Linear Training Fortification, Royal Military Repository
List Entry Summary
This monument is scheduled under the Ancient Monuments and Archaeological Areas Act 1979 as amended as it appears to the Secretary of State to be of national importance. This entry is a copy, the original is held by the Department for Culture, Media and Sport.
Name: Linear Training Fortification, Royal Military Repository
List entry Number: 1021456
The monument may lie within the boundary of more than one authority.
County: Greater London Authority
District Type: London Borough
National Park: Not applicable to this List entry.
Grade: Not applicable to this List entry.
Date first scheduled: 01-Nov-2010
Date of most recent amendment: Not applicable to this List entry.
Legacy System Information
The contents of this record have been generated from a legacy data system.
Legacy System: RSM
This list entry does not comprise part of an Asset Grouping. Asset Groupings are not part of the official record but are added later for information.
List entry Description
Summary of Monument
Legacy Record - This information may be included in the List Entry Details.
Reasons for Designation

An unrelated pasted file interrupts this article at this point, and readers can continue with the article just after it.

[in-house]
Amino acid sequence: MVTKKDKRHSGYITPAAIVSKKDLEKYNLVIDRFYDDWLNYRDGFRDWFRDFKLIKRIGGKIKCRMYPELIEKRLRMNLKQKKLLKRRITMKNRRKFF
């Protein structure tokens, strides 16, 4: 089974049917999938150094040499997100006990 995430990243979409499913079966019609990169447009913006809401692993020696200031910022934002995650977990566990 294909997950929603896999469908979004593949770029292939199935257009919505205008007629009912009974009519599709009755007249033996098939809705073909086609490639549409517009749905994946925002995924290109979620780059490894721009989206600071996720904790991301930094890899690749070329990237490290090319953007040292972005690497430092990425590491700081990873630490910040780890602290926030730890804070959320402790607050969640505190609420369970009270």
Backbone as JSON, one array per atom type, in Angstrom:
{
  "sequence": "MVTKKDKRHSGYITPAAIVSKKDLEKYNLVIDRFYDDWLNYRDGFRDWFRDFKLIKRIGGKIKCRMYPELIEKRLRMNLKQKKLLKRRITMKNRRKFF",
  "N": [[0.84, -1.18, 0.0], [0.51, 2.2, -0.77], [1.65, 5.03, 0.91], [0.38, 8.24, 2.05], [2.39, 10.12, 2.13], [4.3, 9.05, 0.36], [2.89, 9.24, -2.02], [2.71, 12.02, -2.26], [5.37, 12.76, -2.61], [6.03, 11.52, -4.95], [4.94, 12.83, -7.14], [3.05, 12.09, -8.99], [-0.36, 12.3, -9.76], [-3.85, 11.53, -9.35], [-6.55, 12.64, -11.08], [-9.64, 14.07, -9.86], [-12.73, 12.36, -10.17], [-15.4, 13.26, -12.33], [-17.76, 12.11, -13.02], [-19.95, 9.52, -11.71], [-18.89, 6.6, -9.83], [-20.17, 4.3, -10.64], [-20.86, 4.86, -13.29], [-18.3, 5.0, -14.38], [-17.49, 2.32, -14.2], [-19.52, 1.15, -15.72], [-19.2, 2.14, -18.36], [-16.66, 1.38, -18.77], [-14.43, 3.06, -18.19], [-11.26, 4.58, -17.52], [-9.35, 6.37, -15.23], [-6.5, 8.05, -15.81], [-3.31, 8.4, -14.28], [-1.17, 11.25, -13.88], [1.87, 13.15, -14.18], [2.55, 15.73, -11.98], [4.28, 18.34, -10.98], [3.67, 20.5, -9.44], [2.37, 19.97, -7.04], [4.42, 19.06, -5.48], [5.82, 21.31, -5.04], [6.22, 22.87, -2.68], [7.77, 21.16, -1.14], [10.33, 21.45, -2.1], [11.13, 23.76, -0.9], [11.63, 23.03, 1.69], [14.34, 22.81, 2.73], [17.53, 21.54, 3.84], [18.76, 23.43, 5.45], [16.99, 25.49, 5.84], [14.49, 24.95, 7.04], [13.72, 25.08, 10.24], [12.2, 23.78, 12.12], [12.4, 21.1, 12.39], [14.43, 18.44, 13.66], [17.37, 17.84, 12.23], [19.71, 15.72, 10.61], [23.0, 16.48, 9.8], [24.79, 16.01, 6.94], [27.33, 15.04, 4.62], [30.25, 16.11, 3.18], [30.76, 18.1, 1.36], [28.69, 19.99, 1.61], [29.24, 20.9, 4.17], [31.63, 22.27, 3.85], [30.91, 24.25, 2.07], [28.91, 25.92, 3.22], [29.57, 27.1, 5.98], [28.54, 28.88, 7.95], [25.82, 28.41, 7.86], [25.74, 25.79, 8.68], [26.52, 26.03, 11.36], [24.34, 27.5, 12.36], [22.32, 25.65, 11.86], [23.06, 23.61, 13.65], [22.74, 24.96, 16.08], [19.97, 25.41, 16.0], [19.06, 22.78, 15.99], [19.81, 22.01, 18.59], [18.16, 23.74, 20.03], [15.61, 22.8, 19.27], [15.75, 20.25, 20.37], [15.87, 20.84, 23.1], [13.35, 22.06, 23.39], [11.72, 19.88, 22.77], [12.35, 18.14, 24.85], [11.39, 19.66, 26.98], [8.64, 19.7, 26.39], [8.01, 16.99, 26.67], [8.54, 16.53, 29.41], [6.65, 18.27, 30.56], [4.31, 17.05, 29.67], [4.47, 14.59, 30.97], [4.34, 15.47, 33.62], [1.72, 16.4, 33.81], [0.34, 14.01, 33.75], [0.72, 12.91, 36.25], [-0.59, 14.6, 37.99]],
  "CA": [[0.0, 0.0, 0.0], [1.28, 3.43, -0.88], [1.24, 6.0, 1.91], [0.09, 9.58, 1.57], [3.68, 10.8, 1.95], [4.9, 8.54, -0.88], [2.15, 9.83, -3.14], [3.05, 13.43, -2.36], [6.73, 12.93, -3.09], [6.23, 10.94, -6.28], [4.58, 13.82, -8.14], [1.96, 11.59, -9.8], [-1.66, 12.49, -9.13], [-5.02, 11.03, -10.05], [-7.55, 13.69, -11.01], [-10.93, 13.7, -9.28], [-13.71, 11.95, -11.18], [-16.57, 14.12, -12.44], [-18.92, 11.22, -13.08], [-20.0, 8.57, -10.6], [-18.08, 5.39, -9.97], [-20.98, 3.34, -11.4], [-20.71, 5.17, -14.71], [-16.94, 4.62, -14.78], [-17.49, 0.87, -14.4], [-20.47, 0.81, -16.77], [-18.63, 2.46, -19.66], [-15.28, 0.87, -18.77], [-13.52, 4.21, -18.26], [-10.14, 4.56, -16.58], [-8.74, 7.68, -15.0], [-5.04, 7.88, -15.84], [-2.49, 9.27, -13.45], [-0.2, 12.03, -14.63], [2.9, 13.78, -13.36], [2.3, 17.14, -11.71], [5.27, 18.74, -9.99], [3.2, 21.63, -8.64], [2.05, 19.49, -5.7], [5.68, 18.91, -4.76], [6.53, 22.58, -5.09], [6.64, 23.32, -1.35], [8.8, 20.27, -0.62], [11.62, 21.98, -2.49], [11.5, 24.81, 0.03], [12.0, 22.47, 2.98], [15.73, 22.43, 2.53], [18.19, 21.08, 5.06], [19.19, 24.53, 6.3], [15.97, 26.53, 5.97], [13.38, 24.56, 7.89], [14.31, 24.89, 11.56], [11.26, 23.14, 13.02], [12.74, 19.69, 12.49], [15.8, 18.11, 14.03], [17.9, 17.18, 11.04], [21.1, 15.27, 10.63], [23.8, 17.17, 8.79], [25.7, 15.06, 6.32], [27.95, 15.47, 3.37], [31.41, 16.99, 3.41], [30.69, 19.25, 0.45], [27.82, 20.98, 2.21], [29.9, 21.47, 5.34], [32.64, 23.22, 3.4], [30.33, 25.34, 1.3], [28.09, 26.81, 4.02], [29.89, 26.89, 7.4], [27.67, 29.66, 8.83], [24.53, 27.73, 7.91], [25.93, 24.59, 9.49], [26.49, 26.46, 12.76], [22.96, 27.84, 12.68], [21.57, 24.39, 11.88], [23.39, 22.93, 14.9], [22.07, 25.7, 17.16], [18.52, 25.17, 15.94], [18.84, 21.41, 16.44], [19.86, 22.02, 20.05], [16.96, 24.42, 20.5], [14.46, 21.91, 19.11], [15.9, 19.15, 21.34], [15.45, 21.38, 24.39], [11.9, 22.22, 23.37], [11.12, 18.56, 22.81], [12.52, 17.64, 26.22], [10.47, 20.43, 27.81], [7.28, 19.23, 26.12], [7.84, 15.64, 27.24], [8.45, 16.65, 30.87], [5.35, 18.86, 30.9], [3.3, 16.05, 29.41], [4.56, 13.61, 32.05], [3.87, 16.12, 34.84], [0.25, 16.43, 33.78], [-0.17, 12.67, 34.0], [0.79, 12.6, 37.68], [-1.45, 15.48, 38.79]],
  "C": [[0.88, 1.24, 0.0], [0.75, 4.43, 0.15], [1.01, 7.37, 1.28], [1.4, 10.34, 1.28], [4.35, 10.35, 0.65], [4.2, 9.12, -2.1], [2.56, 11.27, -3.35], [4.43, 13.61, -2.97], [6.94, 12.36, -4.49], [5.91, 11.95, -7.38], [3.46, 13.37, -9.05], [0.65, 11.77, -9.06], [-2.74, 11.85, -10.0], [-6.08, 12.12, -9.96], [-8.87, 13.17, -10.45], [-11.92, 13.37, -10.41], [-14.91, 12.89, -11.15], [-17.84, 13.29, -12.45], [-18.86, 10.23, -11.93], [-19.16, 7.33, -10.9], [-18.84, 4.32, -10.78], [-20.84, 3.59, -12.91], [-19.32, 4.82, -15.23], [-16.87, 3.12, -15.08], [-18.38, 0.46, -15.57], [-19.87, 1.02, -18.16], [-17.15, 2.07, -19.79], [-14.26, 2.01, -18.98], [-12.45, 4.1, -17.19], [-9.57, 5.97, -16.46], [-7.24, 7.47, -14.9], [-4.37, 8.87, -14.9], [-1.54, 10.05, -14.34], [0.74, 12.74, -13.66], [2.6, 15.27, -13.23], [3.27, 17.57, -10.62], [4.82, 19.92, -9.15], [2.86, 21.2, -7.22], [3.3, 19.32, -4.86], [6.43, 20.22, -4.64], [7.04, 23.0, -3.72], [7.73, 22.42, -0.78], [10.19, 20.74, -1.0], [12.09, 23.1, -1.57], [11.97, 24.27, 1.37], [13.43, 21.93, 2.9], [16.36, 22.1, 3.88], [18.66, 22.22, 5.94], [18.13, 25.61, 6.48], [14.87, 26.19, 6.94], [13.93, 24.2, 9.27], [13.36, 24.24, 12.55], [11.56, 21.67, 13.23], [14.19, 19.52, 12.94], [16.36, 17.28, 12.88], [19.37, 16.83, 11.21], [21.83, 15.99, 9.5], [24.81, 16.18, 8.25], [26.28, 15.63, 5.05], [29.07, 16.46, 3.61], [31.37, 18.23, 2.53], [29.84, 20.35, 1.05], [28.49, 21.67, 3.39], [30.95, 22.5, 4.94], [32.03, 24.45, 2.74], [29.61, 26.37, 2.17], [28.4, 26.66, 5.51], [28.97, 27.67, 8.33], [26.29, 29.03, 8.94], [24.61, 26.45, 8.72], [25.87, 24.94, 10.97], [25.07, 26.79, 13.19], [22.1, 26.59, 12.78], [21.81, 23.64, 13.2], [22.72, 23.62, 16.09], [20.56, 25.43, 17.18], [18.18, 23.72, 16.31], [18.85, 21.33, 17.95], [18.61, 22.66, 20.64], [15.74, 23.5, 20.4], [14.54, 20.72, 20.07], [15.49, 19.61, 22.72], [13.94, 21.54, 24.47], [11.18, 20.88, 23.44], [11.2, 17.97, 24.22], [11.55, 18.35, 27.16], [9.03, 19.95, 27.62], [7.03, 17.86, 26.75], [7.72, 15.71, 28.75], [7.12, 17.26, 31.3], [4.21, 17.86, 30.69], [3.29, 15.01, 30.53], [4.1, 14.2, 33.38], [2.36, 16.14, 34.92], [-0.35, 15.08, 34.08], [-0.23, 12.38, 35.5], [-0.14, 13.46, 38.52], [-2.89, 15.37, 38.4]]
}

The majority of military 'practice fortification or trench systems' in England designated for their historical or archaeological significance date from either World War I or World War II. A number have been recorded which pre-date these but are generally linked to specific conflicts (1540 and 1545 Pendennis Castle, Falmouth, Cornwall to defend against possible attack by Spain and France; or 1792 Napoleonic practice redoubt, Crowthorne, Bracknell Forest, Berkshire) rather than the detailed training programme that was planned for Woolwich and Sandhurst. Training facilities have also been provided elsewhere, such as the 19th-century ones at Chatham, Kent. In general, however, they were often built to practise construction techniques, rather than to provide a facility for repeated training as part of a broader scheme as at the Royal Military Repository. Congreve the elder (1743-1814) lived in a time when the British Empire was expanding, and thus was involved in numerous conflicts and skirmishes not only on native shores, but further afield (the training landscape he created was highly influenced by his experiences in Canada during the Seven Years War). During the 18th century, Britain was a main participant in over 35 different conflicts, ranging from the Wars of Jenkins' Ear and of the Austrian Succession (1739-1748) between Great Britain, Spain and France, through the American War of Independence (1775-1783), to the French Revolutionary and Napoleonic Wars (1792-1815). However, the concept of a military training ground, which brought together all the training activities necessary for soldiers, was previously unknown. The designed landscape and training facilities of the Royal Military Repository represent a unique collection of buildings and structures whose history is intimately linked with international events of the late 18th and early 19th century and represent one of the earliest purpose-built training landscapes in England, if not in Western Europe. The Linear Training Fortification is the best-preserved individual element of the training ground. The surviving upstanding and below ground archaeological remains, when combined with the excellent photographic, cartographic and documentary evidence enables the building of a narrative about a site that was at the heart of the growing professionalism of the British Army. Added to this it exists within a complex which has stayed in use as a military training area until the early 21st century. It has clear national importance as a unique training facility of the early 19th century. EXCLUSIONS To aid future site management the scheduling boundaries follow in part extant features, which may not be directly related to the Linear Training Fortification. All buildings, modern walls, modern fencing, gates, statuary (including artillery), modern street furniture (including lamp posts, bollards and rubbish bins) and telegraph poles are excluded from the scheduling, although the ground beneath them is included. Tarmac road surfaces are excluded although the road sub-strate is included. For the avoidance of confusion the eastern boundary wall of the Rotunda enclosure and the eastern boundary wall of Repository Woods are included in the scheduling as they contain some original, albeit repaired and patched historic fabric. The railings, which surmount the wall, are not of historic importance and are therefore not included in the scheduling. SOURCES Cole Emily, Skedd Susan, Clarke Jonathan & Newsome Sarah, 2009, The Woolwich Rotunda, Former Royal Artillery Museum, Woolwich Common, London Borough of Greenwich. English Heritage: London Duncan 1872. History of the Royal Regiment of Artillery Royal Artillery Historical Trust / Firepower Collection (RAHT) MD939/16 - Major Kaestlin JP - unpublished typescript and notes for book on Congreve Newsome, Sarah, Jonathan Millward and Wayne Cocroft, 2009, Repository Woods, Woolwich, Greater London: An archaeological survey of the Royal Military Repository Training Grounds Survey report, Research Department Report Series 14-2009, English Heritage